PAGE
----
Weight Loss Study From Harvard Reveals Link Between Trauma, Food Addiction

For the millions of Americans who are struggling with weight loss, particularly the chronically obese, the next pill or medical procedure may seem to be the answer to losing weight. Excess pounds can affect a person’s health as well as self-esteem. Looking for the right answers to lose those pounds for good can be difficult, too, because there’s so much conflicting information. In a recent study released by Harvard, it may provide some clues to successful weight loss for those who are struggling.

The Huffington Post reported that childhood trauma plays a role in food addiction and weight loss. Issues like physical, verbal, and sexual abuse may lead individuals, particularly women, to pack on the pounds as a way of coping with abandonment and abuse. Food is very comforting, and for some, it’s a way to deal with that pain.

For those who are struggling to lose those pounds, the answer may lie in evidence that links the connection between childhood trauma and weight gain. Dieters who are struggling to lose weight and have tried everything imaginable may want to consider childhood trauma as a reason for their struggles.

In a recent study at Harvard, 57,321 women were studied to determine the link between childhood trauma and weight. Using the Yale Food Addiction Scale with these women, they determined that both severe physical and sexual abuse caused a 90 percent increase in food addiction risk. The researchers concluded the following.

“A history of child abuse is strongly associated with food addiction in this population.”

Researchers also conducted a study, where they examined the link between Post Traumatic Stress Disorder (PTSD) and weight loss struggles. What they discovered is that 80 percent of the group had been exposed to trauma, while 66 percent had at least one lifetime PTSD symptom.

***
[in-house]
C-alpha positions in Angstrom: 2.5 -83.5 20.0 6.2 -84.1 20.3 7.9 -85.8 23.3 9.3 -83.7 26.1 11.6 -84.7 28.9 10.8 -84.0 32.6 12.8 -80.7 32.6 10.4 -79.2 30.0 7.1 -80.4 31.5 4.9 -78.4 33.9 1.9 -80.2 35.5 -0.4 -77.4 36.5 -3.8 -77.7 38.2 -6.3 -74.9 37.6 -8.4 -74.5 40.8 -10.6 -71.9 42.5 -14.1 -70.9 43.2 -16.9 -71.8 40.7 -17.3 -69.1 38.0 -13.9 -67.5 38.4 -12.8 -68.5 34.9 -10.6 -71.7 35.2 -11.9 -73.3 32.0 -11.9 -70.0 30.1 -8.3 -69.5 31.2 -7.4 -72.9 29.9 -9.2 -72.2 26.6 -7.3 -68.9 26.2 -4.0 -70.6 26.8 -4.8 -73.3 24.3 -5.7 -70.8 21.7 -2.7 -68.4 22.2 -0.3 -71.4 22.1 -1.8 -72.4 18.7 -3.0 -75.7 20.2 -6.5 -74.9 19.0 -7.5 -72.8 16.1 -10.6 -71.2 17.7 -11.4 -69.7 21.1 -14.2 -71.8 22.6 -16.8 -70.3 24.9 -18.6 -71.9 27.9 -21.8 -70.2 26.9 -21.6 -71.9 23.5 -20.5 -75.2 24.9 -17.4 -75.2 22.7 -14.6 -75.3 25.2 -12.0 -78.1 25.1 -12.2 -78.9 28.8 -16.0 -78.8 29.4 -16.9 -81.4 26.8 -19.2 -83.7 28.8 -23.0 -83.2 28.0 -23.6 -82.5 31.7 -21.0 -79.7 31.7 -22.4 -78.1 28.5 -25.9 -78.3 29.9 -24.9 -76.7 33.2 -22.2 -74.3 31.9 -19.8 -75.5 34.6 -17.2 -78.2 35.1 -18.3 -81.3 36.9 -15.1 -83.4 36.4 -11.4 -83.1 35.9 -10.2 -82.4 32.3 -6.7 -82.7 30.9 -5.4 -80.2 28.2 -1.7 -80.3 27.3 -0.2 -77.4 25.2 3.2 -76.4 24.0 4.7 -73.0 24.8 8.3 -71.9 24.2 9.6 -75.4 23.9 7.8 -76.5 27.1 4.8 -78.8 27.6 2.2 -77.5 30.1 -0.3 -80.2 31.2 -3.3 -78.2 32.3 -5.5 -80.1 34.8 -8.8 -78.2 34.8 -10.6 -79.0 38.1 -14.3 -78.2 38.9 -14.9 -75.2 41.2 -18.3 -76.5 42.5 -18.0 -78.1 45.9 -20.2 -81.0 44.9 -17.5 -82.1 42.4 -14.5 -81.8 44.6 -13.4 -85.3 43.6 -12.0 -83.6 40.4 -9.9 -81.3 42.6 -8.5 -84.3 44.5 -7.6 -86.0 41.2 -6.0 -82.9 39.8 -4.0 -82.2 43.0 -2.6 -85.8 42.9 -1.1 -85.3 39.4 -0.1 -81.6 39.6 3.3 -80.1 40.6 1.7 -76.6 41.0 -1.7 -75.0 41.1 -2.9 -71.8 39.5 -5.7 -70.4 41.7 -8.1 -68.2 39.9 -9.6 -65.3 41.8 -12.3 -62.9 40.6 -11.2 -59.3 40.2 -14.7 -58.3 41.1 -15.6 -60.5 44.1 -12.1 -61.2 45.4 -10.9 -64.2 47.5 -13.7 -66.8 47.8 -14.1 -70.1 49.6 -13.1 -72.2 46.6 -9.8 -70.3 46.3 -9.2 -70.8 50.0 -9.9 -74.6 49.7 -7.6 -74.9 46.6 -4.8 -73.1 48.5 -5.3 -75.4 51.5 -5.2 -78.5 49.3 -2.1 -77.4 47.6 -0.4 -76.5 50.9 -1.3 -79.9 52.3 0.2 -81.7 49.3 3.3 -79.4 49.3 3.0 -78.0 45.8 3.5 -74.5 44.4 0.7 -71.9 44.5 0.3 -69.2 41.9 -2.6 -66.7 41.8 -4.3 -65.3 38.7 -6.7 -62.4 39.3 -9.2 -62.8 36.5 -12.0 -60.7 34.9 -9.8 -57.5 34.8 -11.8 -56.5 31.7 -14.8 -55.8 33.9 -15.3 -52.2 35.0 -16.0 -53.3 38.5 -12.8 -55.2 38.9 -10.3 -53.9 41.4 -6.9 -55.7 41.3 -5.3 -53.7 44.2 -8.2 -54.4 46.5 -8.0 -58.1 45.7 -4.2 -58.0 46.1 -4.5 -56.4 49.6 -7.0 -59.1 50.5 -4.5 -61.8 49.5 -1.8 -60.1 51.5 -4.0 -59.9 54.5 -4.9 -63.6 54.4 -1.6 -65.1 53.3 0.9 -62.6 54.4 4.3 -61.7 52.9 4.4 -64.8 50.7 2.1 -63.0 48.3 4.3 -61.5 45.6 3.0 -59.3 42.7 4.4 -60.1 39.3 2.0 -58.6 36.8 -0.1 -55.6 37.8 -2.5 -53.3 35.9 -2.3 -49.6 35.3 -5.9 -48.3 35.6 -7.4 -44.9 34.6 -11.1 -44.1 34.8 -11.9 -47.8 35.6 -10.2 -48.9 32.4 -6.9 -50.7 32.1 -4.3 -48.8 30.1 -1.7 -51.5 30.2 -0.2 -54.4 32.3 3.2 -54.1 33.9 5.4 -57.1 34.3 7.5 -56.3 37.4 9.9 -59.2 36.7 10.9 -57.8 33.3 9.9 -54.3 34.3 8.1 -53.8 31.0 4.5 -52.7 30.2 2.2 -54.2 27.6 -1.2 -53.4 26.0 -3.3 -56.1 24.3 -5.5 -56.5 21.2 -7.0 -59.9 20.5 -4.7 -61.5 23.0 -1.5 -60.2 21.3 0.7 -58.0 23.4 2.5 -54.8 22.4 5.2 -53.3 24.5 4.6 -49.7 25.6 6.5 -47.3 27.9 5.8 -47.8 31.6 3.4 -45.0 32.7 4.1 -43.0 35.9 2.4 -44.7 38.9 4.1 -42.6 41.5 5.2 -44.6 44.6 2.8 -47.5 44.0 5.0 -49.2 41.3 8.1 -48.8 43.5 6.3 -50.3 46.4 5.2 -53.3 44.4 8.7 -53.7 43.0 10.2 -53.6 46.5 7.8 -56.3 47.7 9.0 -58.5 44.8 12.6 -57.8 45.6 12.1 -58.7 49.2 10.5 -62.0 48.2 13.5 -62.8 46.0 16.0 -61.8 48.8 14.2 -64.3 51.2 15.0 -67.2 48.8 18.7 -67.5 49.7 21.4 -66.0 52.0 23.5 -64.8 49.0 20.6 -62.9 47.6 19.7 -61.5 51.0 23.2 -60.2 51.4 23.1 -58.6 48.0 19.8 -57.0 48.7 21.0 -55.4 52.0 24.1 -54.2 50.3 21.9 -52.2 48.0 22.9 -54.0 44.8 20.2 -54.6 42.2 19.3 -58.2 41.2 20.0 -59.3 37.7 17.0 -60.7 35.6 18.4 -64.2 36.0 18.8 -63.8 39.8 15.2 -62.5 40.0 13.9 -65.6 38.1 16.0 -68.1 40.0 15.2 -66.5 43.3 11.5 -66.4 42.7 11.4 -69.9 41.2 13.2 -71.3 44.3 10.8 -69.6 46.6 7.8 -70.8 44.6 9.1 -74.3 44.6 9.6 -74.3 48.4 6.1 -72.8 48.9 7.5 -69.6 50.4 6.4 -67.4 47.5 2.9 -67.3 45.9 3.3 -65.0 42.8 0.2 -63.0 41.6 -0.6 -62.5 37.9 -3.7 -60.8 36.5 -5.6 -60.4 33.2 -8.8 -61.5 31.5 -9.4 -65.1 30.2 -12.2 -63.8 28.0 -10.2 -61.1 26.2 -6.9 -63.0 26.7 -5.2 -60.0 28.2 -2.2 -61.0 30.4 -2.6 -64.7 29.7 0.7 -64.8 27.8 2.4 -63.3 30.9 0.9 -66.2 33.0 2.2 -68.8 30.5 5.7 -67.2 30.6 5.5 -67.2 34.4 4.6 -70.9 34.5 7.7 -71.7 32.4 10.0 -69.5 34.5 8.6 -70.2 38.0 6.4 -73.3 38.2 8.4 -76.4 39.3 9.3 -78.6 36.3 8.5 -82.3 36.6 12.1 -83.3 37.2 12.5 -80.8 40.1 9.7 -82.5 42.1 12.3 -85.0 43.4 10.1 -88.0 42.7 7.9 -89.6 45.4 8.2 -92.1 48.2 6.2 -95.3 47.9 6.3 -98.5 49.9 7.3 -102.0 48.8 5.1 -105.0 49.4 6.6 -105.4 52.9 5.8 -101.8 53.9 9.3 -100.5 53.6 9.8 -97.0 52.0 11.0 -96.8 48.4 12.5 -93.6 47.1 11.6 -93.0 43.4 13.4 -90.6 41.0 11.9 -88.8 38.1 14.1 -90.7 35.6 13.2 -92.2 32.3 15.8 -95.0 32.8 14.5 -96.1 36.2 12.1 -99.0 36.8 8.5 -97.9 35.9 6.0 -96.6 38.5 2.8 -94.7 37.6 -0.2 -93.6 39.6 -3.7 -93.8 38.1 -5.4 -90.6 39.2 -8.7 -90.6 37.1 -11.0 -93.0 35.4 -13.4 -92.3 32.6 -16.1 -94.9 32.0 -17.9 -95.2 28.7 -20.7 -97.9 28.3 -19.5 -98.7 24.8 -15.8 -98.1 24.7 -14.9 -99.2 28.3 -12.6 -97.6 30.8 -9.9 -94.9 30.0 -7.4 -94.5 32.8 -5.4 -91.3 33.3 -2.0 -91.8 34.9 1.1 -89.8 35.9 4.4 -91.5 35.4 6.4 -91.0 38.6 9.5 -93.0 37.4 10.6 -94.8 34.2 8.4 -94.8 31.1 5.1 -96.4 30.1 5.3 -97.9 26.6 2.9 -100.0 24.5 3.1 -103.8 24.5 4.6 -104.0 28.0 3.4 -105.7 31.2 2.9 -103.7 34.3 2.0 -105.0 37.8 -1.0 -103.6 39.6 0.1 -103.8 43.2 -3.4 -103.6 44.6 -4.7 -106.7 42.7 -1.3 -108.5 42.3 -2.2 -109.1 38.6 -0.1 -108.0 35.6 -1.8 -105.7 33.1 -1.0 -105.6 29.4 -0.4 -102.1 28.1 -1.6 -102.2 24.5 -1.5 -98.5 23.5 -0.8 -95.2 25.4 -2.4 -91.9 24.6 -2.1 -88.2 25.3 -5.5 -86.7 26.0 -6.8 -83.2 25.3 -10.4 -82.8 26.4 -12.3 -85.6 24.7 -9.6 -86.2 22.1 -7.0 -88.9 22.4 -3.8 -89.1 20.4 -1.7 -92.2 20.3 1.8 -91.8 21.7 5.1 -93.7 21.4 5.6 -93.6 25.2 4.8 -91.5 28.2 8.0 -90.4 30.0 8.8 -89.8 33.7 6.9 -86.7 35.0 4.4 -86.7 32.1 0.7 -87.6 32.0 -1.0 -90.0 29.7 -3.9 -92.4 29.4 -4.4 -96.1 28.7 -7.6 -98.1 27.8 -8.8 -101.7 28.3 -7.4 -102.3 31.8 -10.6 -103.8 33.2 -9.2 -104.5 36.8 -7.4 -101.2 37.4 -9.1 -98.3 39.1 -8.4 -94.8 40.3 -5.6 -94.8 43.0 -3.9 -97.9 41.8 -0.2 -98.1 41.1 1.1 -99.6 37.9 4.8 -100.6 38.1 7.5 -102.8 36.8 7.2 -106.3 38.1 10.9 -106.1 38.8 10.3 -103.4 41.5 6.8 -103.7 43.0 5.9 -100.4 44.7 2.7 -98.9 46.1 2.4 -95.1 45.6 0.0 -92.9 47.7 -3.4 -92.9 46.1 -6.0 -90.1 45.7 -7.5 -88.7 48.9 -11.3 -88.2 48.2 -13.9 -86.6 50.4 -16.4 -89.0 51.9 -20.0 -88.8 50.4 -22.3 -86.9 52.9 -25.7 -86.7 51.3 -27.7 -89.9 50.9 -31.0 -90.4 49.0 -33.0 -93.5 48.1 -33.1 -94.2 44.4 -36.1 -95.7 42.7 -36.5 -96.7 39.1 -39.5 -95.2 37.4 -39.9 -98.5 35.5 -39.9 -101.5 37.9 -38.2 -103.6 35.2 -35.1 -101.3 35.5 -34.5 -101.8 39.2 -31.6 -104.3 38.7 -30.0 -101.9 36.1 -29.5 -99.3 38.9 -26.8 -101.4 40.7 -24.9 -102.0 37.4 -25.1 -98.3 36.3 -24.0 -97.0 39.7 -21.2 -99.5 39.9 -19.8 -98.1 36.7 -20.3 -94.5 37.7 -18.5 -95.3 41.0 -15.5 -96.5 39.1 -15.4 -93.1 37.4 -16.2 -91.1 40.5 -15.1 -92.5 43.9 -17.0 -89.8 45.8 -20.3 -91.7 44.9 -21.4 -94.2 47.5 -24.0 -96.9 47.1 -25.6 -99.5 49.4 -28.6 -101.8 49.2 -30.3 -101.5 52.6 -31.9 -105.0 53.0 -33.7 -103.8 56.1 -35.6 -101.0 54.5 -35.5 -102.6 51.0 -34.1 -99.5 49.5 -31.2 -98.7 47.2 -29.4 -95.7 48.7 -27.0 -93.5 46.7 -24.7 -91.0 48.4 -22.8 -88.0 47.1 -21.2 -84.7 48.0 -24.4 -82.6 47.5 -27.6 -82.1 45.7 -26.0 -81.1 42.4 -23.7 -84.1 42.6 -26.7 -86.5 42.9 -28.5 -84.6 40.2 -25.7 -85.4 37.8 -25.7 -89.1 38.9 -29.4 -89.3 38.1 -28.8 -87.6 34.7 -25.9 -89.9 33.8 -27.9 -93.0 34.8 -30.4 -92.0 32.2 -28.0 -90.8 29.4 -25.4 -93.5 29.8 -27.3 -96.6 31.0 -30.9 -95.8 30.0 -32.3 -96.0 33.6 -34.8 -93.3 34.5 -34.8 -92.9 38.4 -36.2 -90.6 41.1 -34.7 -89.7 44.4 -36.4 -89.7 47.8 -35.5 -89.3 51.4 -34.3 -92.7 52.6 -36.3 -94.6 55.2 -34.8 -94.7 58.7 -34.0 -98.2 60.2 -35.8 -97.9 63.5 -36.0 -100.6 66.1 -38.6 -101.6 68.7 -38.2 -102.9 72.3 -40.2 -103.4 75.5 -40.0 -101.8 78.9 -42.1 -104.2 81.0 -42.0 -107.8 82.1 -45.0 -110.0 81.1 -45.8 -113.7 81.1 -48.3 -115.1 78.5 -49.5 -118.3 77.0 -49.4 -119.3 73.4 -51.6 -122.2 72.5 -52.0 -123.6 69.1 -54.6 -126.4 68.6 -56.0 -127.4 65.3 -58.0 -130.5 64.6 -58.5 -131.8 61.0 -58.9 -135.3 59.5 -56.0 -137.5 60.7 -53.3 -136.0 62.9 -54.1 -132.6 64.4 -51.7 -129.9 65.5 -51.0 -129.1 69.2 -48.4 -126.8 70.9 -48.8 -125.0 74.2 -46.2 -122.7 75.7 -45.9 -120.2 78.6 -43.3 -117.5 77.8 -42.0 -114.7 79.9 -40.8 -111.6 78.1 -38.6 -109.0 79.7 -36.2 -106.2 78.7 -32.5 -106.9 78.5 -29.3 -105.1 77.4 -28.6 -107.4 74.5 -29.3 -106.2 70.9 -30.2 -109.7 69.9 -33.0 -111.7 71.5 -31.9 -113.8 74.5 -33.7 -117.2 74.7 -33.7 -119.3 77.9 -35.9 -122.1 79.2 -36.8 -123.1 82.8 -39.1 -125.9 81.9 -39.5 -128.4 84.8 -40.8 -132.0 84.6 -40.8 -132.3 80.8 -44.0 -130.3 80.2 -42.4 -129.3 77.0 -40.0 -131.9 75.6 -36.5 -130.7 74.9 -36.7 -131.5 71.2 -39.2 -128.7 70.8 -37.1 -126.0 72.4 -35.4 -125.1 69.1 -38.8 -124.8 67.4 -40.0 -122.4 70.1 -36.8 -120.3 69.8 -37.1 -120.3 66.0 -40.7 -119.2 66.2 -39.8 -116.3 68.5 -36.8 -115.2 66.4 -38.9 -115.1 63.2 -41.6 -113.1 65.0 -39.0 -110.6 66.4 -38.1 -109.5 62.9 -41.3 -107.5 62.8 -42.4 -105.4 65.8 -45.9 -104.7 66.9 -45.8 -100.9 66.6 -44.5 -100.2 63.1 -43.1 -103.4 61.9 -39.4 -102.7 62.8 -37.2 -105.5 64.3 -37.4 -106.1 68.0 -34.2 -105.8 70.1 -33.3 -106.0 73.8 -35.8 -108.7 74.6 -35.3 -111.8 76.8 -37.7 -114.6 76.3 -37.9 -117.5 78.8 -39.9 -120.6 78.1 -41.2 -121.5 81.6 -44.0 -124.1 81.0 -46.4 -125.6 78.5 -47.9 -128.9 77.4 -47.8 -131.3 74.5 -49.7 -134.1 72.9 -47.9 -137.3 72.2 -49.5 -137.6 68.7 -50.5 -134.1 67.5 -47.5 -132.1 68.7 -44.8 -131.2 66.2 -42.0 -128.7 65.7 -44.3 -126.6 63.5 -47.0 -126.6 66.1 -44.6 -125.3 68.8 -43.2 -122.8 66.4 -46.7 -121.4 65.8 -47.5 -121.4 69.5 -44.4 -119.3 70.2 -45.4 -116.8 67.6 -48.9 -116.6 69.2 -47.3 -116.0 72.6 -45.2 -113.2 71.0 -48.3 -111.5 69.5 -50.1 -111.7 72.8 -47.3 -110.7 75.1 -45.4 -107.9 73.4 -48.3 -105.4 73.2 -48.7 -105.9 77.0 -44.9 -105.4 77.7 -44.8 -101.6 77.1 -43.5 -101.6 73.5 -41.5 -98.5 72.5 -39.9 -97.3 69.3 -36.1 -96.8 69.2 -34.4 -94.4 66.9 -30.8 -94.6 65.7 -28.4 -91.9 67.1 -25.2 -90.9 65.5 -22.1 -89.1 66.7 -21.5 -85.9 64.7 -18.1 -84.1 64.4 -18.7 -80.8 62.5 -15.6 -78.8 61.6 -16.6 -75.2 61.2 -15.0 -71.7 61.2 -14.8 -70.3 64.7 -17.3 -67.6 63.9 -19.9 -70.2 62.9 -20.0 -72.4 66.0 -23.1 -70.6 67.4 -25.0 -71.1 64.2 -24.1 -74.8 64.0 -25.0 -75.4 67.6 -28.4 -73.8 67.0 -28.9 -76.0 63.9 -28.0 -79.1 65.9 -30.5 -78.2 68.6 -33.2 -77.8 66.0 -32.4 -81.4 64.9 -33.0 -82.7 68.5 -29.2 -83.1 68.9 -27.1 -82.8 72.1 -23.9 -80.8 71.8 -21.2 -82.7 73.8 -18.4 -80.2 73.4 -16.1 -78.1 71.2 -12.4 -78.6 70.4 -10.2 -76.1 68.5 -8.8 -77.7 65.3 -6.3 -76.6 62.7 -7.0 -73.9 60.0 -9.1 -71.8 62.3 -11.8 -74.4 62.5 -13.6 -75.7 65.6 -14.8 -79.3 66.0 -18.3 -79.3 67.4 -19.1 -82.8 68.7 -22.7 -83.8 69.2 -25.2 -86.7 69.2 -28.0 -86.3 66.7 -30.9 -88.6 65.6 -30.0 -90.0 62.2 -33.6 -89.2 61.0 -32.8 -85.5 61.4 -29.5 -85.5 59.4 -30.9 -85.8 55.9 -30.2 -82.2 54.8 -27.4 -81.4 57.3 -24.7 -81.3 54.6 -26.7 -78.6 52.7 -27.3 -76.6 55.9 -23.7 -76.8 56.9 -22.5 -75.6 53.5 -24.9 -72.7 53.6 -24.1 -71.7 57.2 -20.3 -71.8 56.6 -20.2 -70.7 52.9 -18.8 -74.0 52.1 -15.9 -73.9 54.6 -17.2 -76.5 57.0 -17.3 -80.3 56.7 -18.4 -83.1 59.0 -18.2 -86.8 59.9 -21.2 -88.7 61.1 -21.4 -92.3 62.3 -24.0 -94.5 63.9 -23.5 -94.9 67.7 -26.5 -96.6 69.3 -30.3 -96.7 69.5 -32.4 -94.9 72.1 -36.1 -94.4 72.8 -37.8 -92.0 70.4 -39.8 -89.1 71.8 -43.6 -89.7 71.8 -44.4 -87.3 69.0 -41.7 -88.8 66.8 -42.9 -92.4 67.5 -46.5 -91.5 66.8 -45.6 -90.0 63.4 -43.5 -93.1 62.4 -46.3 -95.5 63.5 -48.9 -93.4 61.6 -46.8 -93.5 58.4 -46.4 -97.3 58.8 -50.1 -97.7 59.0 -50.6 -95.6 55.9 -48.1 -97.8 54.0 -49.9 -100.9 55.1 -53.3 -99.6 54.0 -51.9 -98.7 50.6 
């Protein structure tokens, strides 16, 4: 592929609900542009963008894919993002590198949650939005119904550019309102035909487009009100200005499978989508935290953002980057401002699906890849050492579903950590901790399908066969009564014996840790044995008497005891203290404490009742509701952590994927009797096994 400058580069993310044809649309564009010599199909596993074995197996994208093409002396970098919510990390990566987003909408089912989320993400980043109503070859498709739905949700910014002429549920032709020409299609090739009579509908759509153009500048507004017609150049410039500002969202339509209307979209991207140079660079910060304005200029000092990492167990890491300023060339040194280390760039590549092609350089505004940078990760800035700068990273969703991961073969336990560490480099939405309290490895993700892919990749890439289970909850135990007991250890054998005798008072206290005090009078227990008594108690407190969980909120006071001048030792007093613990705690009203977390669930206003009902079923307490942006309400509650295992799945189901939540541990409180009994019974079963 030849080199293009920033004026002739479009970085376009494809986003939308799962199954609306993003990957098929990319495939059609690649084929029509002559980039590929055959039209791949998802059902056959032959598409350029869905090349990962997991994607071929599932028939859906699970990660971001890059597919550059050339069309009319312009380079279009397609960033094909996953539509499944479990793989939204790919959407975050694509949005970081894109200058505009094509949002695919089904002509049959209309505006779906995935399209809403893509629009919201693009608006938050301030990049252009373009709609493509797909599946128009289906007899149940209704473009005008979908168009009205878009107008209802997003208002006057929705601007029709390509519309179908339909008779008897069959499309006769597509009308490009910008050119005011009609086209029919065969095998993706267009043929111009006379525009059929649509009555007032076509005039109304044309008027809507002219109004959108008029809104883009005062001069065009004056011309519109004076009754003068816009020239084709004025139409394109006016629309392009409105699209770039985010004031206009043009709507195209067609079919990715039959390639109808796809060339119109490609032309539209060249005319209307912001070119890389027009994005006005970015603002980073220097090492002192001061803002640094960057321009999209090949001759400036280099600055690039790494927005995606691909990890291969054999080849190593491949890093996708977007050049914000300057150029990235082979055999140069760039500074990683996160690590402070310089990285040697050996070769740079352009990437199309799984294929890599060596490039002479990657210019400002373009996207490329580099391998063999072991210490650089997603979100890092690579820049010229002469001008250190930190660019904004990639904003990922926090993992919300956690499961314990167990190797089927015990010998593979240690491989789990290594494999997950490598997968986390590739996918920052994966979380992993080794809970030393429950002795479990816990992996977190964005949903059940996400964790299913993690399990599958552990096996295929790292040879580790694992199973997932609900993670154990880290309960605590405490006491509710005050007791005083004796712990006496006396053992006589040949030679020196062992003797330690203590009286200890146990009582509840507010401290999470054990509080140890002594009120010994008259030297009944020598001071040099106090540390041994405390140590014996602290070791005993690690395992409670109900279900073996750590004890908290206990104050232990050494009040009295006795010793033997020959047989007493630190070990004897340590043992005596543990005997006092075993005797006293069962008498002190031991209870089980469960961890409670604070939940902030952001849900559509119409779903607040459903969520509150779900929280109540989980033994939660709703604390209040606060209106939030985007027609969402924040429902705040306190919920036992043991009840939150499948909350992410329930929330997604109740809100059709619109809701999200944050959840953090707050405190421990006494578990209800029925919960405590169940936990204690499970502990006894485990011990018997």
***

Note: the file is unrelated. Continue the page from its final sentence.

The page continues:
As previously reported in Inquisitr, dealing with the psychological barriers involved in weight loss can help dieters to succeed and keep the weight off for good. One of the most difficult barriers for those trying to lose weight was sticking with exercise. Researchers concluded that diet and exercise wasn’t enough to help dieters lose weight. It was necessary to overcome the psychological barriers, too.

The New York Times reported previously that exercise wasn’t effective in losing weight. According to their findings from a report put out by the Academy of Royal Colleges in 2015, exercise is actually a miracle pill. The conclusion was based on a variety of many randomized controlled trials, and it showed a myriad of diseases that dieters can avoid by exercising.

A huge meta analysis of previous studies was used to determine the effects of exercise on chronic disease. One of the diseases that researchers looked at was diabetes, a disease frequently related to weight because weight loss has been proven in the latest studies to actually help diabetics get rid of the disease. Those who exercised had lower levels of HbA1c, a marker related to diabetes. Those who are depressed benefit from exercise, too, with 23 randomized control studies as evidence. The role of mental health is seldom taken into account when trying to help dieters reach their weight loss goals.

The Verge reported that the latest weight loss device approved by the FDA has left some doctors feeling appalled. One doctor put together over 4,000 doctors in order to sue the agency. The believe that the device only leads to temporary weight loss and may contribute to eating disorders down the road.

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